The defense attorney asked for a dismissal on the grounds that Tatum hadn't cheated the merchants, they had cheated themselves! And, on that
technicality, Joshua Tatum was acquitted.
In an emergency session Congress authorized the mint to change the design of the new nickel. The words "Five Cents" was substituted for
the "V" and "E Pluribus Unum."
The Scrapbook piece is from 1958 and the C.H. Ryan / MacDougall article is from 1955. The text of the Tatum tale is very similar on both
publications. It may have started with Ryan and/or MacDougall -- but I wouldn't be at all surprised if something earlier turns up.
Pete Smith writes:
About twenty years ago I worked for a large international law firm. We employed a records clerk who went to law school and returned to work for us
during the summer. I told him the story of Josh Tatum and asked if he could do a check through legal records to confirm the story. He was unable to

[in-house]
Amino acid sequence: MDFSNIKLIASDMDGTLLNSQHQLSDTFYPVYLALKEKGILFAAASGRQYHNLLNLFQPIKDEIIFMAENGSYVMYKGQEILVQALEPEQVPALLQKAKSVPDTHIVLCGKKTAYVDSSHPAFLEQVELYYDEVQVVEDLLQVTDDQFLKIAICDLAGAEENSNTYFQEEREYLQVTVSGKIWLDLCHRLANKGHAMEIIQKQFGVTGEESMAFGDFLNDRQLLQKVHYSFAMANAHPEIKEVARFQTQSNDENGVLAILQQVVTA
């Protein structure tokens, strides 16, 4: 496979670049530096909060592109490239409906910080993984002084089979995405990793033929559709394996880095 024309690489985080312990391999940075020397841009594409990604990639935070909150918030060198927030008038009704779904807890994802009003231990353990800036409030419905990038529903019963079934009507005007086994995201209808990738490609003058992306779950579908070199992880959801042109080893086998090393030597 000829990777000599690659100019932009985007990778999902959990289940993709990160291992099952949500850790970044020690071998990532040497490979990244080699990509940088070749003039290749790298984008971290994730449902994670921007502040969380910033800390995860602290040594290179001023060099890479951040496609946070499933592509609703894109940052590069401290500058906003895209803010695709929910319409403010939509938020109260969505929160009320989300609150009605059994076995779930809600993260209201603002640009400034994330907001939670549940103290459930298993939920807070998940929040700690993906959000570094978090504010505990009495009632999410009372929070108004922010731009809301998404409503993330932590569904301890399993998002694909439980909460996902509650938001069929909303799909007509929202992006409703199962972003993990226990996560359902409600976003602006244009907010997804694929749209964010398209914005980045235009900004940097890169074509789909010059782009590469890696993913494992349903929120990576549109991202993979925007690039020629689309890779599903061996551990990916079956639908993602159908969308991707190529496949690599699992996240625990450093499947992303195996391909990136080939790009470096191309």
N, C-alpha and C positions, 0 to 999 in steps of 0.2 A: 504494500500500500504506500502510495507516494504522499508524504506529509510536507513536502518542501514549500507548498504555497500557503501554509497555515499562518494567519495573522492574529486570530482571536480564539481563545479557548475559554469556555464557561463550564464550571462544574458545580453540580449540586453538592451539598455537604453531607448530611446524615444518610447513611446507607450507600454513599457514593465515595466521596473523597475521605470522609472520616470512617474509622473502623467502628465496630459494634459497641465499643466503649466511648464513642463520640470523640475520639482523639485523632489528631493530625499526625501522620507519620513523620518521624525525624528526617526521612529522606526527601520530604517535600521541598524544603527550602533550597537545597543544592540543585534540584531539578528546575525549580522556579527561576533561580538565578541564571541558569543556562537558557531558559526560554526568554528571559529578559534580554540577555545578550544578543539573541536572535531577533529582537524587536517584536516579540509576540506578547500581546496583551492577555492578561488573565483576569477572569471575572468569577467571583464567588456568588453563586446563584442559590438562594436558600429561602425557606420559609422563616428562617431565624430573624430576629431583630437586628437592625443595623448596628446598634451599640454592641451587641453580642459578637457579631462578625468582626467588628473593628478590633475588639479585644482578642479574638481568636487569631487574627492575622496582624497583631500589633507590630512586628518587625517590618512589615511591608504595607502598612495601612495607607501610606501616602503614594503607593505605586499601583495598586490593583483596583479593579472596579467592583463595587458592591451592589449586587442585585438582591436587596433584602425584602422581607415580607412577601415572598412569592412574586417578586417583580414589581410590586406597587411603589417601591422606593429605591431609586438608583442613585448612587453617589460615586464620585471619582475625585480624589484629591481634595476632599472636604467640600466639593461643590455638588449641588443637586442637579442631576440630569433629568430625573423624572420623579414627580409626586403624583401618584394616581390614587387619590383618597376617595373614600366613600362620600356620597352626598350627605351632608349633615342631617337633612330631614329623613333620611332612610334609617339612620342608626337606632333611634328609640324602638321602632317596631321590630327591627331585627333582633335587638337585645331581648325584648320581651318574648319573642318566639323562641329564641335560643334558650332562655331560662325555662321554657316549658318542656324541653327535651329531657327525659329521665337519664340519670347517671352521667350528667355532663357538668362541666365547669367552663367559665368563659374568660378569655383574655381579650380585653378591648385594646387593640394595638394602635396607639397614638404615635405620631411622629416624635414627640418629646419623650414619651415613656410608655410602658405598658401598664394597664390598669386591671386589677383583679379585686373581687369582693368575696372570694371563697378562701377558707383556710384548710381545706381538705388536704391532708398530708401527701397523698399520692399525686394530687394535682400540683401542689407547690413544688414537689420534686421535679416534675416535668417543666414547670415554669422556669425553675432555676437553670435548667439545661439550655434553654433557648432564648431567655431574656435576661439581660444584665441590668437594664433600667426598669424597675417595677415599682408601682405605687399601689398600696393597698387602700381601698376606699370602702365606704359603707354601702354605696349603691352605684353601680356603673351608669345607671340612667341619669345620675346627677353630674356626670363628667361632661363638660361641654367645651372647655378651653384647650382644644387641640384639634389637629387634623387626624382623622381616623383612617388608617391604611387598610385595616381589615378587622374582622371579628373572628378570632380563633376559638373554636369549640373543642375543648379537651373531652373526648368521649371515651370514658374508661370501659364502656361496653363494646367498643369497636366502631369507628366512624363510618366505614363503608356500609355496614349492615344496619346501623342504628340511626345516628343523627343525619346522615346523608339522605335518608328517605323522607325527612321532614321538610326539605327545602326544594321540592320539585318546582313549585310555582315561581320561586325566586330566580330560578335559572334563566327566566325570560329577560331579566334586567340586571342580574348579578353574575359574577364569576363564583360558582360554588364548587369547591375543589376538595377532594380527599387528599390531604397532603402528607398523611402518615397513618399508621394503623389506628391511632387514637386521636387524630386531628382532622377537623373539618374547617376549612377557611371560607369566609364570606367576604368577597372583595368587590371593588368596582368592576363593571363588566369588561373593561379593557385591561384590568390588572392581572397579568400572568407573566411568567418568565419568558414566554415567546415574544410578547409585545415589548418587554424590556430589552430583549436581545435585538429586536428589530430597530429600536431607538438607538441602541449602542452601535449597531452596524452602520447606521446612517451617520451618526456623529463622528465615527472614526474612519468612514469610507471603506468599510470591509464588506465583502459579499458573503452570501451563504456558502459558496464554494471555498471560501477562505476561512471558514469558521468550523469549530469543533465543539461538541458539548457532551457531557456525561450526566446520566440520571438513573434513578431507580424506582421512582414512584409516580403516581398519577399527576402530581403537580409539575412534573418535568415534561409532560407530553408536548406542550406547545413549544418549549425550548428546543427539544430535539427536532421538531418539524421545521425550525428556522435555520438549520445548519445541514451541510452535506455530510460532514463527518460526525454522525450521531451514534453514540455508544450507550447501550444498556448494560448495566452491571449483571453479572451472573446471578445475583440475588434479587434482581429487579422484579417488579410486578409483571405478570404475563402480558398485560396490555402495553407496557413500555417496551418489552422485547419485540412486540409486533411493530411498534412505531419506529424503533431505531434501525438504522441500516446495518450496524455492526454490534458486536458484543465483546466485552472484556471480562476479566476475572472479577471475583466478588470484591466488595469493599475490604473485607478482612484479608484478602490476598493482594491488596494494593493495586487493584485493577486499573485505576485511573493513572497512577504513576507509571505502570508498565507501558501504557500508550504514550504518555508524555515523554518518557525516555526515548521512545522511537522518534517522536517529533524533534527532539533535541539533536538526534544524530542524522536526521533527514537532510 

find any record of a court case involving Tatum. I became more convinced that the Tatum story is a myth.
Emergency session of Congress? I doubt that. As Paul Schultz and others have pointed out, parts of this tale are hard to swallow.
Thanks to Len, Julia and Pete for their sleuthing work. If a court case can't be found the entire story is suspect.
Was this the source for subsequent retellings of the tale in numismatic circles? Time will tell - can any earlier published version be found? See
Julia's article (next up in this issue) for more information on Cecil "Charles" Ryan.
Here's a thought: If Ryan was making repousse coins, was he making gold-plated "Racketeer" nickels as well? His newspaper article
provides a perfect background story. -Editor
To read the earlier E-Sylum articles, see:
NEW BOOK: POP OUT REPOUSSE COINS, 3RD EDITION
SEEKING (BUT NOT FINDING) JOSH TATUM
Wayne Homren, Editor